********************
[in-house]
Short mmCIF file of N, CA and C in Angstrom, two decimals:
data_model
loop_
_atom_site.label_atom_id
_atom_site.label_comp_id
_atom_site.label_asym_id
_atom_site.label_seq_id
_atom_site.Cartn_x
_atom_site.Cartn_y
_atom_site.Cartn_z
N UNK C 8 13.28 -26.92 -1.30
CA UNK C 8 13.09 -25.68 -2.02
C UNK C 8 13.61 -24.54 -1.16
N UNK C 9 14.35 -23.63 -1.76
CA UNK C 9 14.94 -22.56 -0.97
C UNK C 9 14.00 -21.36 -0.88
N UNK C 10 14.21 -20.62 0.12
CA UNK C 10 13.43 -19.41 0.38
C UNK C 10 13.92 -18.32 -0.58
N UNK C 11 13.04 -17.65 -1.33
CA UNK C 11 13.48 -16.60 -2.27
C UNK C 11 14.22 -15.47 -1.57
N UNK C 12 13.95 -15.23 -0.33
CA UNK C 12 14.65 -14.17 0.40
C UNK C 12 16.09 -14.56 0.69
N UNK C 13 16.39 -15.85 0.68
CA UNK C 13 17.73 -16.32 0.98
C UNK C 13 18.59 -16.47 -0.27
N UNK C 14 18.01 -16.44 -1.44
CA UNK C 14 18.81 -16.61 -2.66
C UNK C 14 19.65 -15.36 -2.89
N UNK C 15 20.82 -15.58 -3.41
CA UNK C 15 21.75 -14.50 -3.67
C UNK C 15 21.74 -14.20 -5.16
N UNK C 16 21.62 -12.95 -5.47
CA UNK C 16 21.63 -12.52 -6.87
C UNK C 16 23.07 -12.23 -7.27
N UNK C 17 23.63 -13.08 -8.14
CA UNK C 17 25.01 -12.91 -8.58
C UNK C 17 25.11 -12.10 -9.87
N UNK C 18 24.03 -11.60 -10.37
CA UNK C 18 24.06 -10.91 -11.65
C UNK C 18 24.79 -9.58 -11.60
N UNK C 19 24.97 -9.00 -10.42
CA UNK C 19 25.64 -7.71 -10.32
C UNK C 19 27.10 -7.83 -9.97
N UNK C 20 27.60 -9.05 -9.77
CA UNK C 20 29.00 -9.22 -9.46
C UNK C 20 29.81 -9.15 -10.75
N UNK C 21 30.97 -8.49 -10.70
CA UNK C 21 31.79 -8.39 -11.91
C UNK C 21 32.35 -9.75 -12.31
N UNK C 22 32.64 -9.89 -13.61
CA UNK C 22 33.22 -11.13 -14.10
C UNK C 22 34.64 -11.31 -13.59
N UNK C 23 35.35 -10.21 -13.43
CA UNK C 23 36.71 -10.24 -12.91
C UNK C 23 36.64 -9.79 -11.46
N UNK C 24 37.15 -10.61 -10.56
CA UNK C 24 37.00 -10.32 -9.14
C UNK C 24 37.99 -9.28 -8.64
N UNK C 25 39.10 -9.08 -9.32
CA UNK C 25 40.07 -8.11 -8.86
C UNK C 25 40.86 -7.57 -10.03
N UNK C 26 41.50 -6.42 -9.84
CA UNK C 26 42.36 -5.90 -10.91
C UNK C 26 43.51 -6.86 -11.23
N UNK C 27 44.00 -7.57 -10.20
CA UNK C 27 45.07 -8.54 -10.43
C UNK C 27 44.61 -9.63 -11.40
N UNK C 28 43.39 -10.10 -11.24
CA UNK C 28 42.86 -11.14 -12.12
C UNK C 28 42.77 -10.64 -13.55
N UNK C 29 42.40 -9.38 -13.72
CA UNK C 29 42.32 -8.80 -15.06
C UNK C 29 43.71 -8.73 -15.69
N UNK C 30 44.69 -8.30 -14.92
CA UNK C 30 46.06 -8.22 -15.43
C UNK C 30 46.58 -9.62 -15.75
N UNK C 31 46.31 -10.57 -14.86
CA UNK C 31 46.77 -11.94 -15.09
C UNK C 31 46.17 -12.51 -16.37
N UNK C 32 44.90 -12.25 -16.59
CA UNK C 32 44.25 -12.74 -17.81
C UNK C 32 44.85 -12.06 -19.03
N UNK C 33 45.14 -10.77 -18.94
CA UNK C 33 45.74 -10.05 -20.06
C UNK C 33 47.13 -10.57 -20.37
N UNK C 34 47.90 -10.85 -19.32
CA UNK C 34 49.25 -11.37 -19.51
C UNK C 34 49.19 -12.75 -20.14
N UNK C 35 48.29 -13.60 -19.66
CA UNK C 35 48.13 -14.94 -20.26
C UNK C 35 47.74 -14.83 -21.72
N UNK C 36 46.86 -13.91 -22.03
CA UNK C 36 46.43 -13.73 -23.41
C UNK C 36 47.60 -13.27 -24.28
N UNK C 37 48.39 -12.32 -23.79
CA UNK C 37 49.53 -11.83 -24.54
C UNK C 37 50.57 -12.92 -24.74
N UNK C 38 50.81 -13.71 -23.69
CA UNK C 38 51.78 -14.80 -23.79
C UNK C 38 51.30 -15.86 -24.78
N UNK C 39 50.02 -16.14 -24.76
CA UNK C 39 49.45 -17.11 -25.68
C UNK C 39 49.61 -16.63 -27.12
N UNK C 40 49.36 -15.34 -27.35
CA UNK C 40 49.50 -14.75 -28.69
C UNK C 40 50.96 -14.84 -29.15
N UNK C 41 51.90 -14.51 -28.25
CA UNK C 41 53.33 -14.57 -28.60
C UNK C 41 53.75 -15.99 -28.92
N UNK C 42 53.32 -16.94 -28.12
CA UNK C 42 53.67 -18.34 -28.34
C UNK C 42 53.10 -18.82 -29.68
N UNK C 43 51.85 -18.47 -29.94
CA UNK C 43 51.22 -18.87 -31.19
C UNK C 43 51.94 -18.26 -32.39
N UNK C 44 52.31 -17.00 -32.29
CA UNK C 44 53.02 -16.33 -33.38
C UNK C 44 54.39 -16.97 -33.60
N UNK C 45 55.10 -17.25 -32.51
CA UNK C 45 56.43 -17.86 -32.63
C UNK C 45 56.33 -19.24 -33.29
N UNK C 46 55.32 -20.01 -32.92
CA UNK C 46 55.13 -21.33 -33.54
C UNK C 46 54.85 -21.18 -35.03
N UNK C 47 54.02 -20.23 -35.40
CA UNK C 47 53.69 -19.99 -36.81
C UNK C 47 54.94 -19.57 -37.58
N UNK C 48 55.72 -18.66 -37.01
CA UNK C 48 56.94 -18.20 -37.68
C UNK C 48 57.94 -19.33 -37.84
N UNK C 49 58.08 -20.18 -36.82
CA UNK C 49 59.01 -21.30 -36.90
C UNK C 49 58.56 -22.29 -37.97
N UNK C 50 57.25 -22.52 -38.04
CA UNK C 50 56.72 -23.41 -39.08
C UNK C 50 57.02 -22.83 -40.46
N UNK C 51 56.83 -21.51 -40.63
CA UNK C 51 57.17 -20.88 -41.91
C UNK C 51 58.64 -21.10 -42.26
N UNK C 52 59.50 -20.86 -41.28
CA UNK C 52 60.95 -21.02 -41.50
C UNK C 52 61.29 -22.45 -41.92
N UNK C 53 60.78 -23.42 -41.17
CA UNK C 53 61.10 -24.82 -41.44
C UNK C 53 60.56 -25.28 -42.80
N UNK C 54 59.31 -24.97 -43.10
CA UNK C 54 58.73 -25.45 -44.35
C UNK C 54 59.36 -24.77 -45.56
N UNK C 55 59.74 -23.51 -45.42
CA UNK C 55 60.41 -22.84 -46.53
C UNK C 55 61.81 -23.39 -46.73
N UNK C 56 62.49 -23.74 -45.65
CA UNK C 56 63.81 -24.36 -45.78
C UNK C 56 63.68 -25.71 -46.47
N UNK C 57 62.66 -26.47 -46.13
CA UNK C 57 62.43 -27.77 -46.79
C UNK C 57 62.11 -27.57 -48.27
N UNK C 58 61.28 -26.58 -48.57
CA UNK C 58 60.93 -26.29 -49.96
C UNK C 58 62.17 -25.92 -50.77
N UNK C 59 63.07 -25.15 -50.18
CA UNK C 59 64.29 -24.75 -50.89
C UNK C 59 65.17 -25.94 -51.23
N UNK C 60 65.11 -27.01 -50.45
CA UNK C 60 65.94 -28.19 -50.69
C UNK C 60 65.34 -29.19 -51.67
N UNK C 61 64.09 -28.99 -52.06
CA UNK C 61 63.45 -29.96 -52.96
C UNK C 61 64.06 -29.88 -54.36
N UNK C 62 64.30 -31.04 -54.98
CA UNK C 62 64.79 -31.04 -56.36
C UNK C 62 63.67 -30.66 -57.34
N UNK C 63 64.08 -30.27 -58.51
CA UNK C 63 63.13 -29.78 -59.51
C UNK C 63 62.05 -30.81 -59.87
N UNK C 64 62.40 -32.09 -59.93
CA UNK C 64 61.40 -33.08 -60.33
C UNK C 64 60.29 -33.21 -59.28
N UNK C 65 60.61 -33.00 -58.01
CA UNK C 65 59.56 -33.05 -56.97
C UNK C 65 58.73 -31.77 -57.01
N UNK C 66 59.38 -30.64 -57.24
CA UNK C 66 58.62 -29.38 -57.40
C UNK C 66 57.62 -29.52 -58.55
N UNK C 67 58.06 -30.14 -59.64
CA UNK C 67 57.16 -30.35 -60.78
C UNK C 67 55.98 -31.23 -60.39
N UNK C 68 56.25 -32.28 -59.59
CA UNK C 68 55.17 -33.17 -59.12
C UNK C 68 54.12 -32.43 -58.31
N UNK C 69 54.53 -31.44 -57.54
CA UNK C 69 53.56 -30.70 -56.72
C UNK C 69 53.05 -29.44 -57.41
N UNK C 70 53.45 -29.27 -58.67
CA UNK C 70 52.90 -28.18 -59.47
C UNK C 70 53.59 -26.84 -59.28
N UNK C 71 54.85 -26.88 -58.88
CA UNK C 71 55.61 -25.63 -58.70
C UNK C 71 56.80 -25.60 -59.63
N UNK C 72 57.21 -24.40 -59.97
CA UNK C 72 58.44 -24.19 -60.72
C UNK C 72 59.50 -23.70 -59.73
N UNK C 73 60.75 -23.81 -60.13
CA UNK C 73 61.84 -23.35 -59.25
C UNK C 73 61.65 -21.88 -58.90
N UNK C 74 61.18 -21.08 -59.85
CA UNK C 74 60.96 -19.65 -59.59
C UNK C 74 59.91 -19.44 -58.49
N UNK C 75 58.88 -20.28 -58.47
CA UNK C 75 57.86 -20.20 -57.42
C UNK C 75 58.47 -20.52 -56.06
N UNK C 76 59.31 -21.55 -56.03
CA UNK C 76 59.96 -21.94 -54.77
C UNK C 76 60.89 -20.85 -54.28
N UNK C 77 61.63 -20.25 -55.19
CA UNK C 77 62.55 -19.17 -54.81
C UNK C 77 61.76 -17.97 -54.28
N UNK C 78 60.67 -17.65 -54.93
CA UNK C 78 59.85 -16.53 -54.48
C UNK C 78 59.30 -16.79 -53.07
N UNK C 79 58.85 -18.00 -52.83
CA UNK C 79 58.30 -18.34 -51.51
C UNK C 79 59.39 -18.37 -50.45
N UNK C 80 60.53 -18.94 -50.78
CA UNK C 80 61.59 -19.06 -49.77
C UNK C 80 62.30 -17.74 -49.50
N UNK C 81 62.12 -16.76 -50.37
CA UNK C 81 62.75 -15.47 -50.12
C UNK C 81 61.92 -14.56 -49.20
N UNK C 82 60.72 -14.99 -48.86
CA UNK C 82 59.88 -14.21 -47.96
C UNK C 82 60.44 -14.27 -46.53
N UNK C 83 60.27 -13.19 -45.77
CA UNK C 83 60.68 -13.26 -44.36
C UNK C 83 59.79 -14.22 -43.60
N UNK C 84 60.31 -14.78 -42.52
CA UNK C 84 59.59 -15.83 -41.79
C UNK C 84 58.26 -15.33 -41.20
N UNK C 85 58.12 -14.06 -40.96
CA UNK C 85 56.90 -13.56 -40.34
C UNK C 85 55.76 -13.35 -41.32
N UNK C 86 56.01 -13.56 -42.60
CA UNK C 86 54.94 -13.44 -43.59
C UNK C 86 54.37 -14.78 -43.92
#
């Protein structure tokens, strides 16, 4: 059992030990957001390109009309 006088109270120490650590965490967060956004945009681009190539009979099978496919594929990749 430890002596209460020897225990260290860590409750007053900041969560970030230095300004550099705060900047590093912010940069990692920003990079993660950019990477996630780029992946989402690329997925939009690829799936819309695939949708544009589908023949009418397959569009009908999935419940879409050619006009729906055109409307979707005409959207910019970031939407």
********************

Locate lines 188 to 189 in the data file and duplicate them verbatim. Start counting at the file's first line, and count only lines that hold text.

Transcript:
C UNK C 66 57.62 -29.52 -58.55
N UNK C 67 58.06 -30.14 -59.64